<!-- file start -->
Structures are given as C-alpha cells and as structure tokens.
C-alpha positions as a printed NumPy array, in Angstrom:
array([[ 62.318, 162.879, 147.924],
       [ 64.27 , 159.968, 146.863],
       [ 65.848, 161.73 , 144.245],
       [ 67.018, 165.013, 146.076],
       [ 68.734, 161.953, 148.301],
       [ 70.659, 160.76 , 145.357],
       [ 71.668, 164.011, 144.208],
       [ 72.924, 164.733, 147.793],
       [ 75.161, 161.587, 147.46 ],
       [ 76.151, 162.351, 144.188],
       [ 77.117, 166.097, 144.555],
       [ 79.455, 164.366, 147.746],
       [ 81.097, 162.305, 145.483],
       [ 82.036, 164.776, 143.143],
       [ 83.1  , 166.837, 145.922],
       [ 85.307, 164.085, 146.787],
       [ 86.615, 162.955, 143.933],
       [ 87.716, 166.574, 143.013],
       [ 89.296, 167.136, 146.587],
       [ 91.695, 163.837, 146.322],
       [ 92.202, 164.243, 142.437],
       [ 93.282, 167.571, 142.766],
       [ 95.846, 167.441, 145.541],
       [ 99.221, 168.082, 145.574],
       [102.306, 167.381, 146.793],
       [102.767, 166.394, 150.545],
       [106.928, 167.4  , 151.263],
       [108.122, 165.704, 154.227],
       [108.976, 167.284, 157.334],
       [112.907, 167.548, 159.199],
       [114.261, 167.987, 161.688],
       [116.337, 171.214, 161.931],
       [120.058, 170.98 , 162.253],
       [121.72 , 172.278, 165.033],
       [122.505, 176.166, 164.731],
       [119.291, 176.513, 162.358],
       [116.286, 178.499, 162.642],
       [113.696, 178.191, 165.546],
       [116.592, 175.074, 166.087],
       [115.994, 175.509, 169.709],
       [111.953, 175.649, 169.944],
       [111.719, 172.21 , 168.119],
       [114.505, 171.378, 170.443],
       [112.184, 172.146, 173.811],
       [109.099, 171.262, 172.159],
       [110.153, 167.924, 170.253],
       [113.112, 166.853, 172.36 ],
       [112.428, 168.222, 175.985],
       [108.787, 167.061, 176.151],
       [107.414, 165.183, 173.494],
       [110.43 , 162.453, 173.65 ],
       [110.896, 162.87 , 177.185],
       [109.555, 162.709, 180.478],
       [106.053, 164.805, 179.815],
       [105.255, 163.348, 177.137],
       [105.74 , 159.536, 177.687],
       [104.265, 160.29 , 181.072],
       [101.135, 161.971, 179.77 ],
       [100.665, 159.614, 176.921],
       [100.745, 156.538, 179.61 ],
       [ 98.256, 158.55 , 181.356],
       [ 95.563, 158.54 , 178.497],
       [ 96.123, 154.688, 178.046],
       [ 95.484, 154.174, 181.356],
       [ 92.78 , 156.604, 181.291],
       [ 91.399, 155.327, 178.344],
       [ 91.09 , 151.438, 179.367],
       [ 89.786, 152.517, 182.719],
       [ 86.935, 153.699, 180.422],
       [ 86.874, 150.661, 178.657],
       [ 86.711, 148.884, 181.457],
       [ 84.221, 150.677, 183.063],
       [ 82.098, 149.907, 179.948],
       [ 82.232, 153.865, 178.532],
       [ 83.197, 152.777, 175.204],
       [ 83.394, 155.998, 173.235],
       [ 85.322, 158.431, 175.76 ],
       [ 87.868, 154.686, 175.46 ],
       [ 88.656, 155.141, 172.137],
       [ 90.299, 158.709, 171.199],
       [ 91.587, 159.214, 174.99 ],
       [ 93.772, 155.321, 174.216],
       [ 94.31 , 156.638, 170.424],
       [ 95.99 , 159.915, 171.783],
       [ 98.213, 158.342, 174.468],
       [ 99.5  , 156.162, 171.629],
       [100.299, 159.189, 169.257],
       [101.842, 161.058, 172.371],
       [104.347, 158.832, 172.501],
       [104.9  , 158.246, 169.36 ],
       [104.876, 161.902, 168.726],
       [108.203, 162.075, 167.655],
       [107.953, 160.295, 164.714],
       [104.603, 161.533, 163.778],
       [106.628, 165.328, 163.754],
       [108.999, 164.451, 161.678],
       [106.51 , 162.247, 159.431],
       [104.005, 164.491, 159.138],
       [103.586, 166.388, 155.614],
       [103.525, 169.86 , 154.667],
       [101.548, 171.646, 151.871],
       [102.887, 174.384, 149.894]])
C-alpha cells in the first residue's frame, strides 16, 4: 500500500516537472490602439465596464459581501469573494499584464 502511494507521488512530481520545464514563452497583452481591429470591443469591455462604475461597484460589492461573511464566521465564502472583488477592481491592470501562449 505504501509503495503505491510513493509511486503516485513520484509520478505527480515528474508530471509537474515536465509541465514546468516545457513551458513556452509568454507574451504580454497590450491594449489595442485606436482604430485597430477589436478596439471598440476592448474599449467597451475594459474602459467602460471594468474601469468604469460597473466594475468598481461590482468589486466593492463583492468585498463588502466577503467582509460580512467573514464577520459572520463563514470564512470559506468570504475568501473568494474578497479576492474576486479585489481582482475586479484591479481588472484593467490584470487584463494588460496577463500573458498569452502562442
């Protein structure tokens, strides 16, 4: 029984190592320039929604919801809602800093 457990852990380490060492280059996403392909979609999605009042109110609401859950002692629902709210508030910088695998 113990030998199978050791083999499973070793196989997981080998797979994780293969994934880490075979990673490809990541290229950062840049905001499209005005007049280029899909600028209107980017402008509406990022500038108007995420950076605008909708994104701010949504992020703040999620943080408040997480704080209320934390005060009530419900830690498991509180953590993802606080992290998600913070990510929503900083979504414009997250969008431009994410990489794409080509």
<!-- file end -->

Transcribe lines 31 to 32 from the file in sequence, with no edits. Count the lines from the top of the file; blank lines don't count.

       [108.976, 167.284, 157.334],
       [112.907, 167.548, 159.199],